She continued to cover the plaintiffs’ case as their lawyers called expert witnesses from the fields of biology and chemistry in an attempt to demonstrate the solid foundation on which evolutionary theory rested. The second part of their strategy was to show the strong link between intelligent design and creation science, which courts had banned from public schools nationwide in 1987.

Lebo found the scientific testimony fascinating, but witnessed the most dramatic moment of the trial on Wednesday, October 7, 2005. That day, Barbara Forrest, a professor of philosophy at Southeastern Louisiana University, took the stand as a witness for the plaintiffs. In her testimony, she traced the roots of intelligent design theory not to the biblical creation story but to the Gospel of John, which states: “In the beginning was the Word, and the Word was with God, and the Word was God.” Forrest cited a 1999 article in the Christian magazine Touchstone in which leading intelligent design theorist William Dembski had been interviewed. Dembski had said: “Intelligent design is just the Logos theology of John’s Gospel restated in the idiom of information theory.” [4]

Forrest also presented evidence that the intelligent design textbook Of Pandas and People had in early drafts been a creationist textbook. The wording of the intelligent design version of the textbook was almost exactly the same as in earlier versions, except that the words “intelligent design” had been substituted for “creationism,” and “design proponents” for “creationists.” The switch had taken place almost immediately after the Edwards v. Aguillard decision banned creation science from public schools. Forrest read from the 1986 version of the book:

Creation means that the various forms of life began abruptly through the agency of an intelligent creator with their distinctive features already intact—fish with fins and scales, birds with feathers, beaks, and wings, etc.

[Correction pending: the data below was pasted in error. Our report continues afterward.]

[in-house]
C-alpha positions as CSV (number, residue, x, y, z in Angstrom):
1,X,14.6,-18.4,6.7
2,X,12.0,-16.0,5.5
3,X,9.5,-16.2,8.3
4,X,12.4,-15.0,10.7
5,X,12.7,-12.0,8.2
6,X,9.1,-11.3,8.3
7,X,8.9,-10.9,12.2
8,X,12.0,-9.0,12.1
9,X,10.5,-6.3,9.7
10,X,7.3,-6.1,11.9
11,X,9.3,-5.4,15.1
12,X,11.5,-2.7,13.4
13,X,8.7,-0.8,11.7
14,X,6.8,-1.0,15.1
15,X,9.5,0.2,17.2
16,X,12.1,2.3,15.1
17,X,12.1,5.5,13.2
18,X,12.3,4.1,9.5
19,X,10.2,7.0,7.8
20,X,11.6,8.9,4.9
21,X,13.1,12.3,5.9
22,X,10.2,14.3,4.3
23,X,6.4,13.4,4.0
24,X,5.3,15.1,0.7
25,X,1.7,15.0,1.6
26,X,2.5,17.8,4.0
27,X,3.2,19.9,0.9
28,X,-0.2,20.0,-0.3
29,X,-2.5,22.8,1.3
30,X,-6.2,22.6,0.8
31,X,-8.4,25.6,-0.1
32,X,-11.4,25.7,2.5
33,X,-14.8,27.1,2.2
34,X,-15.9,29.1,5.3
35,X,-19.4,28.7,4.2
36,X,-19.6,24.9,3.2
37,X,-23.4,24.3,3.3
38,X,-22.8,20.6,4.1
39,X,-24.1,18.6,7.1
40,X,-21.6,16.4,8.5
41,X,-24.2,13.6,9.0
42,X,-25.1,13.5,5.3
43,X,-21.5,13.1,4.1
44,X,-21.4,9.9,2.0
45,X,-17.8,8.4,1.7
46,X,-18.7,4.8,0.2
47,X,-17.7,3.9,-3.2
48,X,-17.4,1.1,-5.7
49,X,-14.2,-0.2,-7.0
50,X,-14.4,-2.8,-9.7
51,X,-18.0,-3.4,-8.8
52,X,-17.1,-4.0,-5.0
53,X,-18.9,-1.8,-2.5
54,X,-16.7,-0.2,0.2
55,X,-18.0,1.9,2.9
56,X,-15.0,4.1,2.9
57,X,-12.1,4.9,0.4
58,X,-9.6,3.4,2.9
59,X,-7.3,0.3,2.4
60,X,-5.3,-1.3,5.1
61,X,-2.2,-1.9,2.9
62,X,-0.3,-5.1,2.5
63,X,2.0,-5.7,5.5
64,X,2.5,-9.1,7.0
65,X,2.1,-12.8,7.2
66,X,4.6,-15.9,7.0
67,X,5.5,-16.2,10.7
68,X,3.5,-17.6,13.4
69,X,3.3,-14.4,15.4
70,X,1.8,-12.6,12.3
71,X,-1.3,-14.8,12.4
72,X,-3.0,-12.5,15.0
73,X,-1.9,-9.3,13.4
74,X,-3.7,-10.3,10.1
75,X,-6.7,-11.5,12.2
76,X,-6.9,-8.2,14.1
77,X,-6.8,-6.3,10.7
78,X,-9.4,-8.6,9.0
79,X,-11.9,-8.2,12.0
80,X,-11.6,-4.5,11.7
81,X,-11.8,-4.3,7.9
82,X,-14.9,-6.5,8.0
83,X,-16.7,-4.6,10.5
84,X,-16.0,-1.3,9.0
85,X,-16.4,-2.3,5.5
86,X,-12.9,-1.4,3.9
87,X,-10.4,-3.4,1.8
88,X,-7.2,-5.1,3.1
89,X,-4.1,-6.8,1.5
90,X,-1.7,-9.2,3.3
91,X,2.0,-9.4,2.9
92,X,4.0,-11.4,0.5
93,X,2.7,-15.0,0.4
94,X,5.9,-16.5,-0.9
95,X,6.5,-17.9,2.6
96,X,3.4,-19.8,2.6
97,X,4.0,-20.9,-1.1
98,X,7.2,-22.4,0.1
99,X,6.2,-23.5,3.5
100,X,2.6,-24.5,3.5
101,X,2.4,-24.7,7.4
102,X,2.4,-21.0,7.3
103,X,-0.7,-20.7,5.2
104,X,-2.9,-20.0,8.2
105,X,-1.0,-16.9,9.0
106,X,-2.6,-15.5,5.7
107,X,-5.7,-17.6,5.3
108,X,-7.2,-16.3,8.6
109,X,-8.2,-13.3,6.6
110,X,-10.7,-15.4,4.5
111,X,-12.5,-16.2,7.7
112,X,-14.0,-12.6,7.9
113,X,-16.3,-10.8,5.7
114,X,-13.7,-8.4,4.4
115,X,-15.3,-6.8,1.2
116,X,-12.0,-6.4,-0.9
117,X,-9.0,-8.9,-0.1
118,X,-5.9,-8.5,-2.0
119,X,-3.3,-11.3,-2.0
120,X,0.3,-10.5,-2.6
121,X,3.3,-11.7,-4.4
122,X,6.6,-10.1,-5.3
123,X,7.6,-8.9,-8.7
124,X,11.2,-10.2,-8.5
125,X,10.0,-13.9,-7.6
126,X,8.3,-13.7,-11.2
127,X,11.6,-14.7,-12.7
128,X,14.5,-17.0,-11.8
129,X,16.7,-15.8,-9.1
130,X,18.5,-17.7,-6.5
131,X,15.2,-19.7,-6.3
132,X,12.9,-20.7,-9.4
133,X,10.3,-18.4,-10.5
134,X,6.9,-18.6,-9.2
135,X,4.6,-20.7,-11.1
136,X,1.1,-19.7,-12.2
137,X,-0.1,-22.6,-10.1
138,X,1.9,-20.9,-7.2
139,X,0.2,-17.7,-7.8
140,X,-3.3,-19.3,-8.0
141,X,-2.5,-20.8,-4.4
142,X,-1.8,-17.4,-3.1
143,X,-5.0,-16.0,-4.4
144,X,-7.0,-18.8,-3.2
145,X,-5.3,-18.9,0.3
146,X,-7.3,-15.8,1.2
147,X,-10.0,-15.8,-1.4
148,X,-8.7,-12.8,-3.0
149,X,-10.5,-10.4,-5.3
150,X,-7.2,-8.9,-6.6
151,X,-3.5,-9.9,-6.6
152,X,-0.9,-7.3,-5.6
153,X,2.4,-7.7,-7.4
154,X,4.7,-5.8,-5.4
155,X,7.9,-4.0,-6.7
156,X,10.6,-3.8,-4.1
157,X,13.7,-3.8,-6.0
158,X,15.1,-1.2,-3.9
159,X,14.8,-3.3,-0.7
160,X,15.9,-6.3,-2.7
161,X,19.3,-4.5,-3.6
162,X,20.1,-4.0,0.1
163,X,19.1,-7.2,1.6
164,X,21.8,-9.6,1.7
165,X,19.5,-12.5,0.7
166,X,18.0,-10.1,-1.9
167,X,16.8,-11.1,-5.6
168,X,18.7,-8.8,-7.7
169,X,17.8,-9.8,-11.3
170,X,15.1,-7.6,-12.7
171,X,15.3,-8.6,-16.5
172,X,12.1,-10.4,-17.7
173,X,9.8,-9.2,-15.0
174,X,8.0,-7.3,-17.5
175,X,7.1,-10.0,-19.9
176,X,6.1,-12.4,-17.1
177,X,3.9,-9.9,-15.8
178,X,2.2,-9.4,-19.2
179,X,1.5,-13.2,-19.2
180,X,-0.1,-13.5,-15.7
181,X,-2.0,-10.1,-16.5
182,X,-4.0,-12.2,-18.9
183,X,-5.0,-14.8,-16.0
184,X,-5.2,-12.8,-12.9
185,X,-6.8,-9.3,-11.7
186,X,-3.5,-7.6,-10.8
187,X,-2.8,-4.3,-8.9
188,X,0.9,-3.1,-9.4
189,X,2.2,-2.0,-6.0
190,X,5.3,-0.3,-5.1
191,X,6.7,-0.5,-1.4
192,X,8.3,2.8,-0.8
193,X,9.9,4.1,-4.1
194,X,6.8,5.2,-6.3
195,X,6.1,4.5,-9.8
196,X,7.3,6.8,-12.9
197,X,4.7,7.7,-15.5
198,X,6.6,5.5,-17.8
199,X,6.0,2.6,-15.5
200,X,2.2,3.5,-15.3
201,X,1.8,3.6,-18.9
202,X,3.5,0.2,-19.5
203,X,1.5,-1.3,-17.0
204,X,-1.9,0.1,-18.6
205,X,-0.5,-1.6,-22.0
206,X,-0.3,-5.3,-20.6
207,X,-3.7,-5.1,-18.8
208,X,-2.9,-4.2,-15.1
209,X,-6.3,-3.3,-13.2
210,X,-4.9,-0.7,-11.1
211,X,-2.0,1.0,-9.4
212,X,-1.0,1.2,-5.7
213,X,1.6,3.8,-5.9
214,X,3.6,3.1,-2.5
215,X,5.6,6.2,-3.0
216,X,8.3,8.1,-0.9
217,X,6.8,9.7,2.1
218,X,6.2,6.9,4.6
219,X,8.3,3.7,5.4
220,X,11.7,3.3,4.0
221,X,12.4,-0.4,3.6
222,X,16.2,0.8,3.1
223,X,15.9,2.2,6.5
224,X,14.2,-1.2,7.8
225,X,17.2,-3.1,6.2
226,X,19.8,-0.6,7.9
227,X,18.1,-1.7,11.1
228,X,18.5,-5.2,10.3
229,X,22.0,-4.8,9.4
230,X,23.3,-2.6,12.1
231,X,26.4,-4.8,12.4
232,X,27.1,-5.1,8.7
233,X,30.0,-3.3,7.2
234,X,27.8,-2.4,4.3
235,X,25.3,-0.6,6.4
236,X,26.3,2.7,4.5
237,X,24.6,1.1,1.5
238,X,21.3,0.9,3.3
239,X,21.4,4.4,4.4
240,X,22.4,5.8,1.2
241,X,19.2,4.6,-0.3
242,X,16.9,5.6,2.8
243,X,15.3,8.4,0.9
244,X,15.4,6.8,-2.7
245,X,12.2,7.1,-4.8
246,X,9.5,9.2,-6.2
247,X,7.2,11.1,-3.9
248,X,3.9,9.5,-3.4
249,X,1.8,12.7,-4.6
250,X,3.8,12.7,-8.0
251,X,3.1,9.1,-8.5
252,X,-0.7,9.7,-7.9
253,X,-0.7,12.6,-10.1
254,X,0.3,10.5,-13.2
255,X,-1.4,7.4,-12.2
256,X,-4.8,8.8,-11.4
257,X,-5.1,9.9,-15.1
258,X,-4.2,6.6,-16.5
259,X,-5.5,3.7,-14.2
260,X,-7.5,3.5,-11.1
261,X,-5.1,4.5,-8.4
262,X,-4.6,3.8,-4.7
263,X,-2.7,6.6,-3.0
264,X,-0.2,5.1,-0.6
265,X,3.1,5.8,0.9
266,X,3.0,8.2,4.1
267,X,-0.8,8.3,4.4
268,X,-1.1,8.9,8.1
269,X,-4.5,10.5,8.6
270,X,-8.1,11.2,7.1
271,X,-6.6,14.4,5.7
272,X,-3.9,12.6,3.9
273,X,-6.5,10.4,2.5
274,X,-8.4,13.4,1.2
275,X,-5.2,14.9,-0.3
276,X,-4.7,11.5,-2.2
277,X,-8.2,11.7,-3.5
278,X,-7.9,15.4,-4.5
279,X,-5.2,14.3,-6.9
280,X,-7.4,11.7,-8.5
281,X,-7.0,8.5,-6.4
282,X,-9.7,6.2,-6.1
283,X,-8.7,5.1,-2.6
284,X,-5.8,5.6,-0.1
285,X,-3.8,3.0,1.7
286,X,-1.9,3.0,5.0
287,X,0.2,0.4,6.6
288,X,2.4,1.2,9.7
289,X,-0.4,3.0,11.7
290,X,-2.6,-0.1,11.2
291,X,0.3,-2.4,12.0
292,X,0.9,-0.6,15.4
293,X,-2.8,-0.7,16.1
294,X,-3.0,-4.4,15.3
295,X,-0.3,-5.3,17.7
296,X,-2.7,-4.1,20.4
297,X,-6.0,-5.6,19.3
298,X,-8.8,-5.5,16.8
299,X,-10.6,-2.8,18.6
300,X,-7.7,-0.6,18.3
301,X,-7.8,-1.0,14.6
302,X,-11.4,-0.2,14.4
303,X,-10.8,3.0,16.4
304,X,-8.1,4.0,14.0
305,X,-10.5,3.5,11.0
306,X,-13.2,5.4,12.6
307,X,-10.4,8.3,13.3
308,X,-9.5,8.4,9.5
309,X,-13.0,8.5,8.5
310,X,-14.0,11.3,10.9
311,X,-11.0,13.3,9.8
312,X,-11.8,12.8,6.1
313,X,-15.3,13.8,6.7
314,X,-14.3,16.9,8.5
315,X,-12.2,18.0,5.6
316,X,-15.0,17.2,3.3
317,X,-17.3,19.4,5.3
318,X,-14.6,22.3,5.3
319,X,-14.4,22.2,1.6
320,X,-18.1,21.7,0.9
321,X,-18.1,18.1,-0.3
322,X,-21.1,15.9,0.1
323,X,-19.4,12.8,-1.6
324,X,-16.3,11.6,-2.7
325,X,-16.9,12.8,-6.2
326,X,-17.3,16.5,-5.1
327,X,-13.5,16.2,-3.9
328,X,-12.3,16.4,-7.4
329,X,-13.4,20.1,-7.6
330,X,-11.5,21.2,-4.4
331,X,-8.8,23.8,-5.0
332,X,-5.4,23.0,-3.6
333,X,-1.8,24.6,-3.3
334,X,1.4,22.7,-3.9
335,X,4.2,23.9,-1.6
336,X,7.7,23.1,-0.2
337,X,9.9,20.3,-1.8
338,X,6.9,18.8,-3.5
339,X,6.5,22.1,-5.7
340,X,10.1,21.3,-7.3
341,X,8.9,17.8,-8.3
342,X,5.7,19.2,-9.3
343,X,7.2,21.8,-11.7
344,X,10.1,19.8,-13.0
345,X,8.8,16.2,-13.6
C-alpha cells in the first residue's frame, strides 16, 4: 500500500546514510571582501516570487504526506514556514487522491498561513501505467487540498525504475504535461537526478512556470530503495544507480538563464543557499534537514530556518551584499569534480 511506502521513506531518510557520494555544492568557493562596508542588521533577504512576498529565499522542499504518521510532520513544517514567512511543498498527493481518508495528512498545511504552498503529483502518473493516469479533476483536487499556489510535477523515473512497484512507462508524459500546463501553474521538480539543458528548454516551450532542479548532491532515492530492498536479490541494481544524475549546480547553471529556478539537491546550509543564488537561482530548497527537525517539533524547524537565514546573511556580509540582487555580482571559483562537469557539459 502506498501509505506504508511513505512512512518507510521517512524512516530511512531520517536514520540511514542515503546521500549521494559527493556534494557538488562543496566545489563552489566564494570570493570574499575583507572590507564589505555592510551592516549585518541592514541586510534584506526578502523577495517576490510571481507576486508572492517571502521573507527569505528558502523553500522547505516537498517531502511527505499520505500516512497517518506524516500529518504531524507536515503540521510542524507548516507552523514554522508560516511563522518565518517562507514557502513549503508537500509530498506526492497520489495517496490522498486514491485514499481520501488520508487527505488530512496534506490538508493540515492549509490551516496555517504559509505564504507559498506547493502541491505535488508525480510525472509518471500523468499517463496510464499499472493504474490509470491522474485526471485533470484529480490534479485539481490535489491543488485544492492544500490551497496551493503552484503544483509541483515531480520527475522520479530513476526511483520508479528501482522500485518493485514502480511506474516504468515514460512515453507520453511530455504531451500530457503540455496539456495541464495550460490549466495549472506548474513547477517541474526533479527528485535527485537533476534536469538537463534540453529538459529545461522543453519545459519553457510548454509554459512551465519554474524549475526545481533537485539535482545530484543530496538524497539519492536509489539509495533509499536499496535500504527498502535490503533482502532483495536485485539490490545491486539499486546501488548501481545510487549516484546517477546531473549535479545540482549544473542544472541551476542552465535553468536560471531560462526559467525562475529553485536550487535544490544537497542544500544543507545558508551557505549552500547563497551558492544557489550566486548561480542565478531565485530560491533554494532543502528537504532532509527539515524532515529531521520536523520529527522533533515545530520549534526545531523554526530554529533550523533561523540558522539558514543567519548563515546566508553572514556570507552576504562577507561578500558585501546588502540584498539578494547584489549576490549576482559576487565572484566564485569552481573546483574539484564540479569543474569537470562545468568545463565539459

She compared that to versions published in 1989 and 1993, which said instead:

Intelligent design means that various forms of life began abruptly through an intelligent agency, with their distinctive features already intact—fish with fins and scales, birds with feathers, beaks, and wings, etc. [5]

She revealed further that the textbook’s publishers, the Texas-based Foundation for Thought and Ethics, had performed an incomplete substitution in an early draft—in one instance writing “cdesign proponentsists,” a mistaken combination of “creationists” and “design proponents.” Lebo chronicled her testimony in detail.

[1] Lauri Lebo and Joseph Maldonado, “Dover curriculum move likely a first; Even some supporters of intelligent design suggest the board might have overstepped,” York Daily Record , October 20, 2004.

[2] Lauri Lebo, “Poll: ID matters to Dover voters; A survey found intelligent design would influence a majority of voters,” York Daily Record , January 28, 2005.

[3] Lauri Lebo, “Dover’s test begins; as the trial got underway, a scientist testified intelligent design is dangerous,” York Daily Record , September 27, 2005.

[4] Lauri Lebo, The Devil in Dover , p. 138.

[5] Lauri Lebo, The Devil in Dover , p. 140.